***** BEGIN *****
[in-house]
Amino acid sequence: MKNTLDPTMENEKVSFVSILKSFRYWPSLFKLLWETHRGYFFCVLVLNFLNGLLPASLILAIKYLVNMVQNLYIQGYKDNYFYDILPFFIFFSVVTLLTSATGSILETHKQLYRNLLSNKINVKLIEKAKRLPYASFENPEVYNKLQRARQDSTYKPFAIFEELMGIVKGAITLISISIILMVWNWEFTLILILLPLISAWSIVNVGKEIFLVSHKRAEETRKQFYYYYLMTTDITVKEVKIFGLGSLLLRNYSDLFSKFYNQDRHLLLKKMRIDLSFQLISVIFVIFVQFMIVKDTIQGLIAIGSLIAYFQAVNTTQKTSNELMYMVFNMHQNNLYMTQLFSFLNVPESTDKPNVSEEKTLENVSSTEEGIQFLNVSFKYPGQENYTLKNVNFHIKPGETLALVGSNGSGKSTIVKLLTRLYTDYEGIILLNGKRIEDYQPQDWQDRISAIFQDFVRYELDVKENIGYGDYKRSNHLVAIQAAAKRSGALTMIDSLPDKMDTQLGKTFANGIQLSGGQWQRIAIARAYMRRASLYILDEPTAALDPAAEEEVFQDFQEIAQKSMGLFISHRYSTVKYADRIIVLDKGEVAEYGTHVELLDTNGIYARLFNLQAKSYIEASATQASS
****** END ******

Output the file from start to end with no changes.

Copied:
[in-house]
Amino acid sequence: MKNTLDPTMENEKVSFVSILKSFRYWPSLFKLLWETHRGYFFCVLVLNFLNGLLPASLILAIKYLVNMVQNLYIQGYKDNYFYDILPFFIFFSVVTLLTSATGSILETHKQLYRNLLSNKINVKLIEKAKRLPYASFENPEVYNKLQRARQDSTYKPFAIFEELMGIVKGAITLISISIILMVWNWEFTLILILLPLISAWSIVNVGKEIFLVSHKRAEETRKQFYYYYLMTTDITVKEVKIFGLGSLLLRNYSDLFSKFYNQDRHLLLKKMRIDLSFQLISVIFVIFVQFMIVKDTIQGLIAIGSLIAYFQAVNTTQKTSNELMYMVFNMHQNNLYMTQLFSFLNVPESTDKPNVSEEKTLENVSSTEEGIQFLNVSFKYPGQENYTLKNVNFHIKPGETLALVGSNGSGKSTIVKLLTRLYTDYEGIILLNGKRIEDYQPQDWQDRISAIFQDFVRYELDVKENIGYGDYKRSNHLVAIQAAAKRSGALTMIDSLPDKMDTQLGKTFANGIQLSGGQWQRIAIARAYMRRASLYILDEPTAALDPAAEEEVFQDFQEIAQKSMGLFISHRYSTVKYADRIIVLDKGEVAEYGTHVELLDTNGIYARLFNLQAKSYIEASATQASS